Well, 2023 is off to an interesting start…
Unfortunately my family was in a car accident on Christmas night coming home from Pennsylvania. Happily no one was hurt, but of course getting the car fixed will take months and has become one of our immediate tasks for 2023. I was injured at work a few weeks ago and am following up on that with my company, which is a lot of waiting around for things to happen. And although I started the process of getting in-home ABA help with my oldest and severely autistic son in July, we are still waiting for insurance approval to get started on assisting him with his self-help skills.
I am not good at waiting.
However, I have learned this over the years. Sometimes it is difficult not to get frustrated with all the details associated with getting help, whether it’s with a car repair or getting assistance with an autistic child. A few years ago I came up with a mantra that has served me well not only with all things autism-associated, but in life as well.
If it’s not permanent, don’t sweat it.
I’m not saying I don’t have a good rant when I’m met with “I don’t know whens,” because that is my least favorite response in the universe. I do. And then I try really hard to let it go so I can focus on what I can change.
My car will be fixed. My shoulder will heal. Eventually ABA practitioners will be in my home.
It will all happen.
The truth is, if you’re raising a profoundly autistic child, there will be many very difficult issues you will not be able to change. Despite identifying his autism and getting him into therapy at an incredibly early age for a 2003-born baby, my son will never have mastery over the spoken word. Despite getting in-home ABA help, he will never be completely independent with his self-help skills. He will always need constant supervision.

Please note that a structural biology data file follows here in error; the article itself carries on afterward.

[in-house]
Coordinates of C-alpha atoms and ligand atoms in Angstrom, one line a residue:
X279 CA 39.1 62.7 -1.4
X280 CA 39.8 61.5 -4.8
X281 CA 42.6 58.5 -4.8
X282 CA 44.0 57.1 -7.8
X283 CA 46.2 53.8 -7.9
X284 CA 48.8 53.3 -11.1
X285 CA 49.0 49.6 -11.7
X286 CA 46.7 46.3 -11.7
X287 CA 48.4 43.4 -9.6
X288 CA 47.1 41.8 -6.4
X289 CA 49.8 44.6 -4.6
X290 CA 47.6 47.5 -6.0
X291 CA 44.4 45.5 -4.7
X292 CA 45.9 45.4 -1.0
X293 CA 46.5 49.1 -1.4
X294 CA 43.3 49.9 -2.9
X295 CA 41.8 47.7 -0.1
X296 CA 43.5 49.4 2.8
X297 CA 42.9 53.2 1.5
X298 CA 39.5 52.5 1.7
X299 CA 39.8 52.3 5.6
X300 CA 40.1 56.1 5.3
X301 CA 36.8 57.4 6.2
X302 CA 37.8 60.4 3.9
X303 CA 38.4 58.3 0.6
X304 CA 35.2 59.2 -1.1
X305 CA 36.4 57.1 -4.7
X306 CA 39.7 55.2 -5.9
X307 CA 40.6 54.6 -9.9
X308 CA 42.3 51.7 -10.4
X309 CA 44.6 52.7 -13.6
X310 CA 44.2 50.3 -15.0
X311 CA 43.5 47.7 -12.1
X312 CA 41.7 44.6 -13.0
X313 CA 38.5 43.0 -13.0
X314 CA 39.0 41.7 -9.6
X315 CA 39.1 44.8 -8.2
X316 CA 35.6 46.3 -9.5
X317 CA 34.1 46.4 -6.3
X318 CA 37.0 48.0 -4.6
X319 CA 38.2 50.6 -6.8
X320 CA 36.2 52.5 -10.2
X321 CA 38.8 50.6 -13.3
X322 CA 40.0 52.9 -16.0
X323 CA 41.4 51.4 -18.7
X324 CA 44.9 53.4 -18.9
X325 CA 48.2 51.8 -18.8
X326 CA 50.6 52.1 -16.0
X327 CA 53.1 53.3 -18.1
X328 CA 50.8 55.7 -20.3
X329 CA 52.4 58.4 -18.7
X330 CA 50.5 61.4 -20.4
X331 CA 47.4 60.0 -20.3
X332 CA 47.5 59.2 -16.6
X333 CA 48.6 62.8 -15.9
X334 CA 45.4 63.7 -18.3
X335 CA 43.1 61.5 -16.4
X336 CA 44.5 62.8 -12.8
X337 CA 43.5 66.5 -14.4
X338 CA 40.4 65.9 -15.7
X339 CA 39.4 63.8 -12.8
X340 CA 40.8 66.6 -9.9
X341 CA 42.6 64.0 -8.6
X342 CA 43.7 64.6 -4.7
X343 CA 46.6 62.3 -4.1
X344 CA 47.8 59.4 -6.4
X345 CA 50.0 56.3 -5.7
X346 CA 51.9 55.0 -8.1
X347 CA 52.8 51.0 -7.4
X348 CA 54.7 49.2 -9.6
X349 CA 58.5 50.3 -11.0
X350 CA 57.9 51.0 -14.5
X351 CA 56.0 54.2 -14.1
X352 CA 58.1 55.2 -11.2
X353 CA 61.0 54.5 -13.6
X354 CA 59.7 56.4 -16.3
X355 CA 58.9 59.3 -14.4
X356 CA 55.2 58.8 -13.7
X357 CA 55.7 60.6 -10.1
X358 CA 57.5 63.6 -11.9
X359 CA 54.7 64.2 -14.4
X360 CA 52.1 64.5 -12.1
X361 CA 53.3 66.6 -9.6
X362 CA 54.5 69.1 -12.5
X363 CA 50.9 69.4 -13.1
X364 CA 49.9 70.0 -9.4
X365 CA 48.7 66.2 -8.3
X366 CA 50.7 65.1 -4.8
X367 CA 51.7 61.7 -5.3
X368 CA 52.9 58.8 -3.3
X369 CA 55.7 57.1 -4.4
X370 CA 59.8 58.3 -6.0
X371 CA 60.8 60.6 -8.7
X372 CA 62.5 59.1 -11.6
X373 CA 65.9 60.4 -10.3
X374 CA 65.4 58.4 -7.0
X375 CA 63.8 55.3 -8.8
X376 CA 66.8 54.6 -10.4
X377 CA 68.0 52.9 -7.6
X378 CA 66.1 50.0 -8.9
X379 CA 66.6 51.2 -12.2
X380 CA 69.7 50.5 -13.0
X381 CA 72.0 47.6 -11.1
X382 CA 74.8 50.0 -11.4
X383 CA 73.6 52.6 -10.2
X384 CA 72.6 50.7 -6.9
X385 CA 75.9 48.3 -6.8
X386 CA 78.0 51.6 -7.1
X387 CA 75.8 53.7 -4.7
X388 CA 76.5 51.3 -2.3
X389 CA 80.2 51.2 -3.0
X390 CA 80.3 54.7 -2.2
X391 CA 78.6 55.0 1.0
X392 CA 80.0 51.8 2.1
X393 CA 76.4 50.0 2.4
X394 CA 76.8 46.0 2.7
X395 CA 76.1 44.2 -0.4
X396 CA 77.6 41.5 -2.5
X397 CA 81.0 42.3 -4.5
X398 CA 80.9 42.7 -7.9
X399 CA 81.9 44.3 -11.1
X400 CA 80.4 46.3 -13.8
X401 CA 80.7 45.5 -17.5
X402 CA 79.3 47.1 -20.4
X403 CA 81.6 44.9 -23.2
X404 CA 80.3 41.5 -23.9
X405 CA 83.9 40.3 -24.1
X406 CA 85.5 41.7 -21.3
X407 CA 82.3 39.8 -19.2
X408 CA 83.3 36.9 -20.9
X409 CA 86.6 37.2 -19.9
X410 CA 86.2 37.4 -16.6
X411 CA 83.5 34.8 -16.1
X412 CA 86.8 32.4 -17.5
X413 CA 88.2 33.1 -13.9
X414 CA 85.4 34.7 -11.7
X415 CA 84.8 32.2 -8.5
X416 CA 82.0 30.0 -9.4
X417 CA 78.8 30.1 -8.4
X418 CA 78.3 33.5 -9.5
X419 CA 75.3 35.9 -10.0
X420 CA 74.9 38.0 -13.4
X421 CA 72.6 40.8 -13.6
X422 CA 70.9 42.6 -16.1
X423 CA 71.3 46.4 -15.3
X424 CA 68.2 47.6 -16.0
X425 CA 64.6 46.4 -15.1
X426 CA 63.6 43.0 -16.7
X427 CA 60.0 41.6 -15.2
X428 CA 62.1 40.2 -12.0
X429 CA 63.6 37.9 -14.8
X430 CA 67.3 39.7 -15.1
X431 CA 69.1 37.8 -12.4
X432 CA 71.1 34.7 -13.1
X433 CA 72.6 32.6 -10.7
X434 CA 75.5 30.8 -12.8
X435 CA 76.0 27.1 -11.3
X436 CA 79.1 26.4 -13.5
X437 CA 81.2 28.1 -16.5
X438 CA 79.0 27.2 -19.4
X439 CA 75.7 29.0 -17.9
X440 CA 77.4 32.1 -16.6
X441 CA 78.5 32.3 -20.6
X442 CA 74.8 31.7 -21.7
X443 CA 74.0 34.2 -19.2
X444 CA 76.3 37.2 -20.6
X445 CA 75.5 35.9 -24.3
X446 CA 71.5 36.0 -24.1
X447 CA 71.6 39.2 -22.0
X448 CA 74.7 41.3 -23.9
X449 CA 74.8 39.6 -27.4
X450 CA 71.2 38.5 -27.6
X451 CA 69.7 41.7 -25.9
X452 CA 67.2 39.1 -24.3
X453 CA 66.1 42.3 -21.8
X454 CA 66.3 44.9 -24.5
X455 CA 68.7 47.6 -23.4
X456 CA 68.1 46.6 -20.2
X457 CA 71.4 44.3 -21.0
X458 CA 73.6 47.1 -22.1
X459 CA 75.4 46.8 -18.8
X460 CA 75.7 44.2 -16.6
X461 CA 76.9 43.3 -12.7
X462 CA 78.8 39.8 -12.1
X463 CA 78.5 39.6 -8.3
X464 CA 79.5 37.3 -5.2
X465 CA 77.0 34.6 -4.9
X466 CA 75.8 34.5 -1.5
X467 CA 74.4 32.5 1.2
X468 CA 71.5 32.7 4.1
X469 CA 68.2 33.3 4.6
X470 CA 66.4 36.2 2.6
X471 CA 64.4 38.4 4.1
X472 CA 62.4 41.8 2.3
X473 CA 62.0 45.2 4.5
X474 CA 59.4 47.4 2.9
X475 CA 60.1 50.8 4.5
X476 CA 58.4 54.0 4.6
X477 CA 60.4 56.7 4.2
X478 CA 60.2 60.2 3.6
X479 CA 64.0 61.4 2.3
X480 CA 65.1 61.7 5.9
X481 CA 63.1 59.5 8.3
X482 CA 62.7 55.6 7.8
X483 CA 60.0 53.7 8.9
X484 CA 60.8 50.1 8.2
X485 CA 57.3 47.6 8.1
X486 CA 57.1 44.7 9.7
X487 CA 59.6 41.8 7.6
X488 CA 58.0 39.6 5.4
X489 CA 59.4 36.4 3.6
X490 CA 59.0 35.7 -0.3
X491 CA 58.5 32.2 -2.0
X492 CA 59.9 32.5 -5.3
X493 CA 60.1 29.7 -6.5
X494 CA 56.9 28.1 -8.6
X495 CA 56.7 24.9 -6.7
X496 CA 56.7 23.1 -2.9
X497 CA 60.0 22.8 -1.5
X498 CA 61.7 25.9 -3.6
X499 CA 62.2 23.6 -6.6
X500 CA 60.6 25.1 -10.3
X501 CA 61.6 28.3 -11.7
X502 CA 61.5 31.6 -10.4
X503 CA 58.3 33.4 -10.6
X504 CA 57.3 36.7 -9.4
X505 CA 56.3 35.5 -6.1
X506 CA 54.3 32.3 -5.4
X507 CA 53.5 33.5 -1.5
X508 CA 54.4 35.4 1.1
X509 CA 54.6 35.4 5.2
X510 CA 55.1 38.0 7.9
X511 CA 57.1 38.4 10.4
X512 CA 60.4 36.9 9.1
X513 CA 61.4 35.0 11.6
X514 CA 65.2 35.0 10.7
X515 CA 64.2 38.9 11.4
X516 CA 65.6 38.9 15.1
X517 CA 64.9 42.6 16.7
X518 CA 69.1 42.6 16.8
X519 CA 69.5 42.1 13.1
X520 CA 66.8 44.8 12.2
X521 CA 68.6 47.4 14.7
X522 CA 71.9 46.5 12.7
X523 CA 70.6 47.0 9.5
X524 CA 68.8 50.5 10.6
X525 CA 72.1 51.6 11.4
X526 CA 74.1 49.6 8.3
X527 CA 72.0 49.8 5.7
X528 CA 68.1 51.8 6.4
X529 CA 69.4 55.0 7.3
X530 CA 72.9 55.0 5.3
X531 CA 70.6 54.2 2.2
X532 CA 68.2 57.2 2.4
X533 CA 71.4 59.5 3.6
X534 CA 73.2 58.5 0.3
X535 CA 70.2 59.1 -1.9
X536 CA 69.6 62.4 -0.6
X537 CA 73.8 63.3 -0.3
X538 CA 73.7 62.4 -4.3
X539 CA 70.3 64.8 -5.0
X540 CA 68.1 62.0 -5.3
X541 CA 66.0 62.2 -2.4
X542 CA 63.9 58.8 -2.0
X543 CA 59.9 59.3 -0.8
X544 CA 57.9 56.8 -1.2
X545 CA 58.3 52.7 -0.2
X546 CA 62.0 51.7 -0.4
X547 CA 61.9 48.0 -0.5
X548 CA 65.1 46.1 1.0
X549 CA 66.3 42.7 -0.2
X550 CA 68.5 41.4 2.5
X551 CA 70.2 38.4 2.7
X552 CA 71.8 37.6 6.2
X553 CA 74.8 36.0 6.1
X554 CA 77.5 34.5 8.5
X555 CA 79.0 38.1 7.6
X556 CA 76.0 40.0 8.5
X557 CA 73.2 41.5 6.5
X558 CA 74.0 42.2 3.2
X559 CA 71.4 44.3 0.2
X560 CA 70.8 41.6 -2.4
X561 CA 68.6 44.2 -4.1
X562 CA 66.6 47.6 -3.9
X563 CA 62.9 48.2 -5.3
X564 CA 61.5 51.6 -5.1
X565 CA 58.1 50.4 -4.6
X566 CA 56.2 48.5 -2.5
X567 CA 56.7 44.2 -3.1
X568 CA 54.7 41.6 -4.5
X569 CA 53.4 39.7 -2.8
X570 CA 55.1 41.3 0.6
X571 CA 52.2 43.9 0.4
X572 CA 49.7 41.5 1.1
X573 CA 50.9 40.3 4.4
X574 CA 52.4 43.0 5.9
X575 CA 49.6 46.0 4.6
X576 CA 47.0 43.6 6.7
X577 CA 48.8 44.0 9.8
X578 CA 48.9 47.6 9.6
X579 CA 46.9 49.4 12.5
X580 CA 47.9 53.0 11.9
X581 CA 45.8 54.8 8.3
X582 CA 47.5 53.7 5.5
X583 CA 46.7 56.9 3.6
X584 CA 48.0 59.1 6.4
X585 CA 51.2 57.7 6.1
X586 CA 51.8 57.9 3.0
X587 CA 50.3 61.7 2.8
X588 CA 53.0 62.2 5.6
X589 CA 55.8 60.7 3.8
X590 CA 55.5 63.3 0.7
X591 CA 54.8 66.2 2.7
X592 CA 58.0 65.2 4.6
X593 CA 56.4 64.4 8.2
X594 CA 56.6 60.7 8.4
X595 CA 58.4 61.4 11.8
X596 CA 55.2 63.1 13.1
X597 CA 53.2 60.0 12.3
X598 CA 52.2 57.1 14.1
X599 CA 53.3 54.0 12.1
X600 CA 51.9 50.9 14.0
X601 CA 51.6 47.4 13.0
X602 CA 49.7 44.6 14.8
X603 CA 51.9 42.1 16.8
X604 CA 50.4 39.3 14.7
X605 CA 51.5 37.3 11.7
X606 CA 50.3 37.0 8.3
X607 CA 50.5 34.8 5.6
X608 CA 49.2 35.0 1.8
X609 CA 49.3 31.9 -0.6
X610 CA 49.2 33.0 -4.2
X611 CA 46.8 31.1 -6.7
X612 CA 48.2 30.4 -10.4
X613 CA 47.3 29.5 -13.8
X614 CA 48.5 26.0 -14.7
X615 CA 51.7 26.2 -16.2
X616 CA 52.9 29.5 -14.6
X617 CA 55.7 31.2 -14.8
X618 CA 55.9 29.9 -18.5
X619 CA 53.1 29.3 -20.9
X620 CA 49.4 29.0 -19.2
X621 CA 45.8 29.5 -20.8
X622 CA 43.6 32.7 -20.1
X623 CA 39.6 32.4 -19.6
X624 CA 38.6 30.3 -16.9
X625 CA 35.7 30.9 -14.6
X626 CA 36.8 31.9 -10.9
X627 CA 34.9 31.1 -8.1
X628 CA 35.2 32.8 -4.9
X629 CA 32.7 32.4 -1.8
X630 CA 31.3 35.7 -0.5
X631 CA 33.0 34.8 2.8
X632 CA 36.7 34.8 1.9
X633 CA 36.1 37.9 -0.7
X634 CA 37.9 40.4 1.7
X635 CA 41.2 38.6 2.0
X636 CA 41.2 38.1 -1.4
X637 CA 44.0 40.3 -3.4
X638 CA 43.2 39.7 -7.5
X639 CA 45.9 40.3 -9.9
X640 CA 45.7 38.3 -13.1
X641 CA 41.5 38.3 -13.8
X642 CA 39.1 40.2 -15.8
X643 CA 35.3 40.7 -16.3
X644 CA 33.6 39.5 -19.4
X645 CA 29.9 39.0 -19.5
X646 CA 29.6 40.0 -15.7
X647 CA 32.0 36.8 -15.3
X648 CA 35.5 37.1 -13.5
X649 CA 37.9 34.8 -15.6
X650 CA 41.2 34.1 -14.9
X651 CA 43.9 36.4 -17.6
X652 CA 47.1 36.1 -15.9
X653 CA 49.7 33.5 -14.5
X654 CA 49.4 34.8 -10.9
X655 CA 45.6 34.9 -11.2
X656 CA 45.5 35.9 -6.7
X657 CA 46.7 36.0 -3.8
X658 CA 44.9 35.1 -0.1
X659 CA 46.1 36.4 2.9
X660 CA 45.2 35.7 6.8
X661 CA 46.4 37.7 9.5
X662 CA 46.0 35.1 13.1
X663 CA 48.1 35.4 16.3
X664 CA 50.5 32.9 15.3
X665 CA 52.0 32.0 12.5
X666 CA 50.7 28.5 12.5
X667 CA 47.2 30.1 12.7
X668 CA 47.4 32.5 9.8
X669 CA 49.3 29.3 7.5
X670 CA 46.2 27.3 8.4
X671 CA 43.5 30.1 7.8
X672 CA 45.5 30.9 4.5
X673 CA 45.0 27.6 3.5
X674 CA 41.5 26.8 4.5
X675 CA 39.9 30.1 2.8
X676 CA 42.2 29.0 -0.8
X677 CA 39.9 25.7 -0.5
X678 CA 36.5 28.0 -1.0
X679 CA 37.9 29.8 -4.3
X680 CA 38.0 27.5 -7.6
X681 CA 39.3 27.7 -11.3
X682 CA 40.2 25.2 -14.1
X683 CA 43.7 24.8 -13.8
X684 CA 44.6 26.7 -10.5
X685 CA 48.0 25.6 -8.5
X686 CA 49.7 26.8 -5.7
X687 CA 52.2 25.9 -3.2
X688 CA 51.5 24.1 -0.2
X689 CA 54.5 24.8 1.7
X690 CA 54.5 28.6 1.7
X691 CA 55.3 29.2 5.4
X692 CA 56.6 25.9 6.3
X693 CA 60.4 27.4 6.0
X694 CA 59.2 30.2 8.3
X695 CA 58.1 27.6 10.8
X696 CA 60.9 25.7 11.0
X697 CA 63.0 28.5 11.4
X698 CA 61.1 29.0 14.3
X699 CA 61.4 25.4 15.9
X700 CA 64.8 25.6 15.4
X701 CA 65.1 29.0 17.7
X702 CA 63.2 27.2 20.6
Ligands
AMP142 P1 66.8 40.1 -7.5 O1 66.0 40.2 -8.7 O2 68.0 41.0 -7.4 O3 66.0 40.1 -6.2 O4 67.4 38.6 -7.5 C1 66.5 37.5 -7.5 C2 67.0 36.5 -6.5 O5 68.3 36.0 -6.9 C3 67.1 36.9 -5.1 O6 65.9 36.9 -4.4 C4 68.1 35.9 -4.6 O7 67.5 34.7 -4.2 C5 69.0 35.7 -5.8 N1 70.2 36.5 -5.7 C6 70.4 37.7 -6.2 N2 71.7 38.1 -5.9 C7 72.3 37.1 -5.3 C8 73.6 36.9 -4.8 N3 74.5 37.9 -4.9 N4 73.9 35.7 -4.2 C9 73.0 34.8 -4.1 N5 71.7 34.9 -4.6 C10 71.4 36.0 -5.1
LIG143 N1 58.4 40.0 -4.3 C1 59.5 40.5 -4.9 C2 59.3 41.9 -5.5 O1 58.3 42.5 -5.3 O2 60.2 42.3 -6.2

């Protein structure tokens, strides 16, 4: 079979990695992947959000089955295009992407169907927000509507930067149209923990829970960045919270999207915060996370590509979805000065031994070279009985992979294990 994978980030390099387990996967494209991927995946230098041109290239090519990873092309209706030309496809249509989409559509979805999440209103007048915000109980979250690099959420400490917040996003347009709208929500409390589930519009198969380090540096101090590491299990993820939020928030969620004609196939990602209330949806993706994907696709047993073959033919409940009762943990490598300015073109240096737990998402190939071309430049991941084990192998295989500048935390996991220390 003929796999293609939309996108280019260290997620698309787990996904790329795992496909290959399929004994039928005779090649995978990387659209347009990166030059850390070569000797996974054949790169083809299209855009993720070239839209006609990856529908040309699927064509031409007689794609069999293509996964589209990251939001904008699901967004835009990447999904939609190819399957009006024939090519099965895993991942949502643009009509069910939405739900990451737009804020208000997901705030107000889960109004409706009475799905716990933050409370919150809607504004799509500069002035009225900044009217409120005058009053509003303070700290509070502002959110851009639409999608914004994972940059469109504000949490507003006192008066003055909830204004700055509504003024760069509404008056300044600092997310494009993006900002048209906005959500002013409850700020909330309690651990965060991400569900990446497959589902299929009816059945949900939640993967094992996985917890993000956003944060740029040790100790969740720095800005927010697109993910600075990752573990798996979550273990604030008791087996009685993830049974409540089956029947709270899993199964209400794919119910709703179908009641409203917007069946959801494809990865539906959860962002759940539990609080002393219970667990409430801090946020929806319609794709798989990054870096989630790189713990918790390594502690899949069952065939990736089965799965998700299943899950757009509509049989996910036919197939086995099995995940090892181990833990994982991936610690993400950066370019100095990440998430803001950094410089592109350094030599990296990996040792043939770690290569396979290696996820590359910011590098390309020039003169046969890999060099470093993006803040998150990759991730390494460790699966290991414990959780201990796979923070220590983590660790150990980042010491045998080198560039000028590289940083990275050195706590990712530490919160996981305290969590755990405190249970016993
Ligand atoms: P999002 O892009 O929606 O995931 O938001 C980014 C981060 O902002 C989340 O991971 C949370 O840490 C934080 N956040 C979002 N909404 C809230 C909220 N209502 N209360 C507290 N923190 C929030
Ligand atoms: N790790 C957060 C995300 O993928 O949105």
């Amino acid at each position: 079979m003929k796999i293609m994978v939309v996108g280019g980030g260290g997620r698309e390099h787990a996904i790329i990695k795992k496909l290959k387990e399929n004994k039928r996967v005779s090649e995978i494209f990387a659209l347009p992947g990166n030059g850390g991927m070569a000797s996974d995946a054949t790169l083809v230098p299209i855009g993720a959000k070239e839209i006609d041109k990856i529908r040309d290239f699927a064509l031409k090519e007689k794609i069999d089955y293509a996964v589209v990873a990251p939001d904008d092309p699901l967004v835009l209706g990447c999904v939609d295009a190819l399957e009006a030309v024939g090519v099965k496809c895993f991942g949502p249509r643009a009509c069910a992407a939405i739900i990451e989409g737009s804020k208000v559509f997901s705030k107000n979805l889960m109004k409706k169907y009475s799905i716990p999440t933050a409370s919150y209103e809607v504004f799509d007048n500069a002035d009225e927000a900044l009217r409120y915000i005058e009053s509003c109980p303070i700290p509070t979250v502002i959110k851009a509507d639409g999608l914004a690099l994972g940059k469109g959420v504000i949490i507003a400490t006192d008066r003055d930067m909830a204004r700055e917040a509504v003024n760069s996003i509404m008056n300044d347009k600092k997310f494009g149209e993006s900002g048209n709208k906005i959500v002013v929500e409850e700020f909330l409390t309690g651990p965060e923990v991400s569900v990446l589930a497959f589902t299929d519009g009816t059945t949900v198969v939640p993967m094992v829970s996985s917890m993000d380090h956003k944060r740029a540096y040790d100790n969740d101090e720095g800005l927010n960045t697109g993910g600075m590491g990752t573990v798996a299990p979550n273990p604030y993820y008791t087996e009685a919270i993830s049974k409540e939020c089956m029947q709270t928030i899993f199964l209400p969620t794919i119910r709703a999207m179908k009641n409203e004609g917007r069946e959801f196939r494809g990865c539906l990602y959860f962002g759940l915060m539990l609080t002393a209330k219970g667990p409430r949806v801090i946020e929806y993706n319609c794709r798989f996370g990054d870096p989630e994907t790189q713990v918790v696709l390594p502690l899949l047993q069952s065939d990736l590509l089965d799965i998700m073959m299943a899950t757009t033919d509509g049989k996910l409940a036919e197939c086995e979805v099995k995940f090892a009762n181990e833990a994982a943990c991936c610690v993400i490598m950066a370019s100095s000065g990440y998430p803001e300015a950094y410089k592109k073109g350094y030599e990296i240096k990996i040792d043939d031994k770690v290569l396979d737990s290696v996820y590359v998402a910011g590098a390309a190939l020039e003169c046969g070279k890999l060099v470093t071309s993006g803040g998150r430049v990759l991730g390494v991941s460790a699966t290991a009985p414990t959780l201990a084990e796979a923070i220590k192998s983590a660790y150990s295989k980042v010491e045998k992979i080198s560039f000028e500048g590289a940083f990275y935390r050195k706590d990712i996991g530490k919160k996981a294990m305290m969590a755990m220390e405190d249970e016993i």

He will always be at-risk for harm. This is the one that kills me.
There are so very many complex and distressing issues surrounding profound autism that we as parents must deal with every day, that trying not to waste energy stressing about the small, temporary “stuff” is a healthy way to approach things. I’m not saying I always approach the “big things” in a healthy way, but I try. In order to function I have to compartmentalize some things, like who will love him after his father and I die, or on a lesser note, how I will survive his graduation from his beloved school in seventeen months without melting into a blubbering mess (odds are against me on that one).
I do a lot of self-care. I meditate. I limit the wine (but not the chocolate, working on that one). I know how important it is to take care of me so I can function, and thrive, for him.
So if 2023 has not begun on a positive note, try hard to figure out what’s temporary, and what’s permanent, and most importantly, how you’ll deal healthily with both. If there’s any new year’s resolution worth making it’s figuring out what you have to do for you to stay healthy emotionally, mentally, and physically.
You are the most important person in your autistic child’s life and they need you, but equally important, you deserve to be happy and healthy just for you. Do whatever it takes to find that peace.
Don’t give up.
Here’s wishing you a 2023 with those goals in mind!
For more on my family visit my blog at autismmommytherapist.wordpress.com
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